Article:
Purists may find them tame compared to noisier experimental acts, and it's true, "Get Color" doesn't seem quite as forward thinking as their 2007 debut. But what this album lacks in grinding, looping, reverberation it makes up for in technique and melodies that make this album a touch less difficult. And that's not to say the dark grind doesn't exist in this album; even the most accessible single, die slow, is heavier, darker, and weirder than most rock bands probably care to go.
The clincher with this album, as expected, is the disco versions the band inexorably releases. Get prepared for the entire album to get the remix treatment, but until then let CFCF blow your mind with his edit of 'Before Tigers.'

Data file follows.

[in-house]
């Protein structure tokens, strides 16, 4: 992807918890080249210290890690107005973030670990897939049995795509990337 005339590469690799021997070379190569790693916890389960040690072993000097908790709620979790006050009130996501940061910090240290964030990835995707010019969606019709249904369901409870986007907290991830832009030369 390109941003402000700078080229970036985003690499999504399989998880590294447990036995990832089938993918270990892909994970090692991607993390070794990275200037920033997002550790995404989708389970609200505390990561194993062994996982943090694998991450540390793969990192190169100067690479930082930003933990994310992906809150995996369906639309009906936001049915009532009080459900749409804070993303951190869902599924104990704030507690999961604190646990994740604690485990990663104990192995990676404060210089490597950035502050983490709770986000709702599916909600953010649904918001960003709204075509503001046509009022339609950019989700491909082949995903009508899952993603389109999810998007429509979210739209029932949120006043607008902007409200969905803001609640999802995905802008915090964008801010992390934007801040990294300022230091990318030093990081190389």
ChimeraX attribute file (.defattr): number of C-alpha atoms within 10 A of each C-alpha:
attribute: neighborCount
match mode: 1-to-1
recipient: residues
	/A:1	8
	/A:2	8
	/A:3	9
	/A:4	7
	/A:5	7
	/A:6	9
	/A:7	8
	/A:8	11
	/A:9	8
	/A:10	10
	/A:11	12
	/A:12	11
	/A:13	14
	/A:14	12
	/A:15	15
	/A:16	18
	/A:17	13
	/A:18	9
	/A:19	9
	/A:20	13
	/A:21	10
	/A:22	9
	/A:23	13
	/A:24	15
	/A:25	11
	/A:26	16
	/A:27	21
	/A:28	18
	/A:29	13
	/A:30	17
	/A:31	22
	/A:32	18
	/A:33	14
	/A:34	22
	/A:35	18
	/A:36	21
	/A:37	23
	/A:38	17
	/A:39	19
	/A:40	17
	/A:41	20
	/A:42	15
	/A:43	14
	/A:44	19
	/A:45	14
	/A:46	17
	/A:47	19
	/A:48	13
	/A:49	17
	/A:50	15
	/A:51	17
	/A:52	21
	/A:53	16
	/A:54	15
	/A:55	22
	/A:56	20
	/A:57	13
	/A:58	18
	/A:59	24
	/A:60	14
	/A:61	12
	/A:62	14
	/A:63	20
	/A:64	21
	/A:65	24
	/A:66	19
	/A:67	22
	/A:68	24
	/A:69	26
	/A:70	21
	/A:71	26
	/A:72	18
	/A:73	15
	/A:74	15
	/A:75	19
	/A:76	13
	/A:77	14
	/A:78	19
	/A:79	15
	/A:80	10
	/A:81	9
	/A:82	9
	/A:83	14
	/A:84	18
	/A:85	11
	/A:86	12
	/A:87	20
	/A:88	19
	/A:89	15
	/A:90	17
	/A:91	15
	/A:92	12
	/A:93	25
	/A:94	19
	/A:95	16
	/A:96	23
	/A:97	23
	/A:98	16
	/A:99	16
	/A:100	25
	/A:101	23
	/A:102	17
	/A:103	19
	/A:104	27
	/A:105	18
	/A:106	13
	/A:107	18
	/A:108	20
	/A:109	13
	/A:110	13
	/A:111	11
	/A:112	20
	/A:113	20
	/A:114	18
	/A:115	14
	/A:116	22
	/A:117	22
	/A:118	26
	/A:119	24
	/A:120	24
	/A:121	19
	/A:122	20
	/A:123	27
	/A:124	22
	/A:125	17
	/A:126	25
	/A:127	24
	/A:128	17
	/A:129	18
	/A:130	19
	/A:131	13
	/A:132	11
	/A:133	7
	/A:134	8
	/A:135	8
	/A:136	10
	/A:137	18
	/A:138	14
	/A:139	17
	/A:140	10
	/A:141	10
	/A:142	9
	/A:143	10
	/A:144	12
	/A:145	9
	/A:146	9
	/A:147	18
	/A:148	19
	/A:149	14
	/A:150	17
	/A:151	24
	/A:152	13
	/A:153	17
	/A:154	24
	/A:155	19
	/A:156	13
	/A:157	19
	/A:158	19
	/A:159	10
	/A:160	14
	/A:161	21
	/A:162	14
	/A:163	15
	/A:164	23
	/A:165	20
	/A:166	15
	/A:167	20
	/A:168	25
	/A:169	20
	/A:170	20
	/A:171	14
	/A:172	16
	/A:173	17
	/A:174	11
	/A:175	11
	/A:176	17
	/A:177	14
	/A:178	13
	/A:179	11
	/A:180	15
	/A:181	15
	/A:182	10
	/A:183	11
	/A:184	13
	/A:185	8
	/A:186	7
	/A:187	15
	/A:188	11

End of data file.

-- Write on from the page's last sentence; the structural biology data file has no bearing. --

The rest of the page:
HEALTH, a ravenously ambitious quartet that walks a knife's edge between lacerating noise and uncannily pretty textures, is certainly not the most enjoyable band in L.A. Most pop fans would probably find about half of their new album, "Get Color," bordering on unlistenable. There are bands that write better songs, bands that will sell more records, and bands that better fulfill the prevailing winds of influence in L.A. But if you look at a band's worth -- different from that of a singer, songwriter or producer -- as its ability to create something new that's greater than the sum of its irreplaceable parts, then nobody else in Los Angeles even touches Health - l.a. times music blog